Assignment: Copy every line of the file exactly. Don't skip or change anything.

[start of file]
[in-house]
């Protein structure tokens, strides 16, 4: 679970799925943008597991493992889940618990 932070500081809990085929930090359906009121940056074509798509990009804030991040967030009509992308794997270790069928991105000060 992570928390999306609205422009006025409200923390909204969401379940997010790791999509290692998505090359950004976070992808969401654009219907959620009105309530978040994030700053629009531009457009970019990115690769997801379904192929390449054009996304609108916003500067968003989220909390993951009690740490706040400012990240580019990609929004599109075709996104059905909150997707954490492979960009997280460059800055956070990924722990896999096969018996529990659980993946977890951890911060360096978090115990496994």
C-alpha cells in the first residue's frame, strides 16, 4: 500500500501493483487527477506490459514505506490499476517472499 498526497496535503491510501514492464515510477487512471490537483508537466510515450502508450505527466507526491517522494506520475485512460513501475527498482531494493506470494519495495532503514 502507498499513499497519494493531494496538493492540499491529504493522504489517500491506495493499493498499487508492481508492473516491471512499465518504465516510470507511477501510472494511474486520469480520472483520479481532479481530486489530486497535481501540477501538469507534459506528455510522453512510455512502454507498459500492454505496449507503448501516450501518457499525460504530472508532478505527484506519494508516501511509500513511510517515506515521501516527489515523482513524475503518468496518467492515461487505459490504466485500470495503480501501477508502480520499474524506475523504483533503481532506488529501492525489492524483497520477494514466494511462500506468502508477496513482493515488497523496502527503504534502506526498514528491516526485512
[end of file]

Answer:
[in-house]
């Protein structure tokens, strides 16, 4: 679970799925943008597991493992889940618990 932070500081809990085929930090359906009121940056074509798509990009804030991040967030009509992308794997270790069928991105000060 992570928390999306609205422009006025409200923390909204969401379940997010790791999509290692998505090359950004976070992808969401654009219907959620009105309530978040994030700053629009531009457009970019990115690769997801379904192929390449054009996304609108916003500067968003989220909390993951009690740490706040400012990240580019990609929004599109075709996104059905909150997707954490492979960009997280460059800055956070990924722990896999096969018996529990659980993946977890951890911060360096978090115990496994």
C-alpha cells in the first residue's frame, strides 16, 4: 500500500501493483487527477506490459514505506490499476517472499 498526497496535503491510501514492464515510477487512471490537483508537466510515450502508450505527466507526491517522494506520475485512460513501475527498482531494493506470494519495495532503514 502507498499513499497519494493531494496538493492540499491529504493522504489517500491506495493499493498499487508492481508492473516491471512499465518504465516510470507511477501510472494511474486520469480520472483520479481532479481530486489530486497535481501540477501538469507534459506528455510522453512510455512502454507498459500492454505496449507503448501516450501518457499525460504530472508532478505527484506519494508516501511509500513511510517515506515521501516527489515523482513524475503518468496518467492515461487505459490504466485500470495503480501501477508502480520499474524506475523504483533503481532506488529501492525489492524483497520477494514466494511462500506468502508477496513482493515488497523496502527503504534502506526498514528491516526485512